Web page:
This is the lowest rate of the councils spoken to, with Central Otago District Council the highest at more than four items a meeting.

Secrecy central

Central Otago has closed-door sessions before all full-council and community-board meetings.

At its April 19 council meeting it dealt with 10 public-excluded items taking up a full afternoon session.

Asked if agenda items are discussed at the informal meetings or workshops, acting chief executive Louise van der Voort says only that this is not the purpose of such meetings.

Their business is discussion of governance matters and anything else those present want to raise.

She says there have been 71 public-excluded items in the past 18 months, which includes previous council non-public minutes, community board and committee non-public minutes and governance reports.

The April meeting included a public-excluded item under the opaque heading “proposal to revoke a resolution”.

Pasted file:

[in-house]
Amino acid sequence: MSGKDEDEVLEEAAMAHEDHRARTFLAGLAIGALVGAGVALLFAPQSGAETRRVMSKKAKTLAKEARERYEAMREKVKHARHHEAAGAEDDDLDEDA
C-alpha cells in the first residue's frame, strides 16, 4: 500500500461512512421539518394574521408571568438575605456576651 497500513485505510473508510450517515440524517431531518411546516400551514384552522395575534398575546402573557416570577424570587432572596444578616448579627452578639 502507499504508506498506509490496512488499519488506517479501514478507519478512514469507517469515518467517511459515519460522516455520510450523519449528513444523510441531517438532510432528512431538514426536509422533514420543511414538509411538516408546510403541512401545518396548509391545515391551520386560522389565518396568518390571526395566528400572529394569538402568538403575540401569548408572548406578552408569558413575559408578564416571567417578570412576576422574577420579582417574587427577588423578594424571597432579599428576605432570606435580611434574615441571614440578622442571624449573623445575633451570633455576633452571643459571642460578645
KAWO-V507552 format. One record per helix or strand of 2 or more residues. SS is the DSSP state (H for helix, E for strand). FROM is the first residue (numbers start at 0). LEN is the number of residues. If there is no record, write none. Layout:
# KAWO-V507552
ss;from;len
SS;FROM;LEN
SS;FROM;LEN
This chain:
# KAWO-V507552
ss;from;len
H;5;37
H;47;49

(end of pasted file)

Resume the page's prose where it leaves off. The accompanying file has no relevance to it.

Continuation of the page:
The council has not stated what the resolution or original decision were but insists it provided “everything required under standing orders in accordance with the law”.

It says the resolution and report will be released after the minutes are confirmed at the council’s next meeting on June 28.

Most councils contacted also confirm their confidential minutes in private.

But not the Southland District Council, Pagan says.

“When confidential minutes are confirmed this is done in an open meeting. The confidential minutes have been circulated to the members with their agenda.”

Further north Waitaki District Council opens its meetings immediately after each public-excluded item to give the public any decisions made.

At 15 meetings last year it listed 28 items, including the confirmation of minutes, as public-excluded, averaging just under two a meeting.